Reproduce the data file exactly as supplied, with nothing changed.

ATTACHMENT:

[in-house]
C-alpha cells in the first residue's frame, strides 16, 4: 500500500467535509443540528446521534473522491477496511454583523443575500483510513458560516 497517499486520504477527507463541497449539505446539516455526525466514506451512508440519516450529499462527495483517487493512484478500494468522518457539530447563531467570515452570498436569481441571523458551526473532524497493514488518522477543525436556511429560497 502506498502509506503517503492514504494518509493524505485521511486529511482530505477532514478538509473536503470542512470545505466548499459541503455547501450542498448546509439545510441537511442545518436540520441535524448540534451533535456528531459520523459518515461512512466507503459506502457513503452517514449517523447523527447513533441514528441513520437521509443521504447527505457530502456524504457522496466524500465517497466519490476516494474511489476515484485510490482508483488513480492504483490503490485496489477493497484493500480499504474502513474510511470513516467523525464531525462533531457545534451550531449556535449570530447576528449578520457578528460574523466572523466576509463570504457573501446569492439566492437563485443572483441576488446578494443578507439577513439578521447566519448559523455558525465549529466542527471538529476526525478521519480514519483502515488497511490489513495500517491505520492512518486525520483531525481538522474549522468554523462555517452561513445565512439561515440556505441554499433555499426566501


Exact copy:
[in-house]
C-alpha cells in the first residue's frame, strides 16, 4: 500500500467535509443540528446521534473522491477496511454583523443575500483510513458560516 497517499486520504477527507463541497449539505446539516455526525466514506451512508440519516450529499462527495483517487493512484478500494468522518457539530447563531467570515452570498436569481441571523458551526473532524497493514488518522477543525436556511429560497 502506498502509506503517503492514504494518509493524505485521511486529511482530505477532514478538509473536503470542512470545505466548499459541503455547501450542498448546509439545510441537511442545518436540520441535524448540534451533535456528531459520523459518515461512512466507503459506502457513503452517514449517523447523527447513533441514528441513520437521509443521504447527505457530502456524504457522496466524500465517497466519490476516494474511489476515484485510490482508483488513480492504483490503490485496489477493497484493500480499504474502513474510511470513516467523525464531525462533531457545534451550531449556535449570530447576528449578520457578528460574523466572523466576509463570504457573501446569492439566492437563485443572483441576488446578494443578507439577513439578521447566519448559523455558525465549529466542527471538529476526525478521519480514519483502515488497511490489513495500517491505520492512518486525520483531525481538522474549522468554523462555517452561513445565512439561515440556505441554499433555499426566501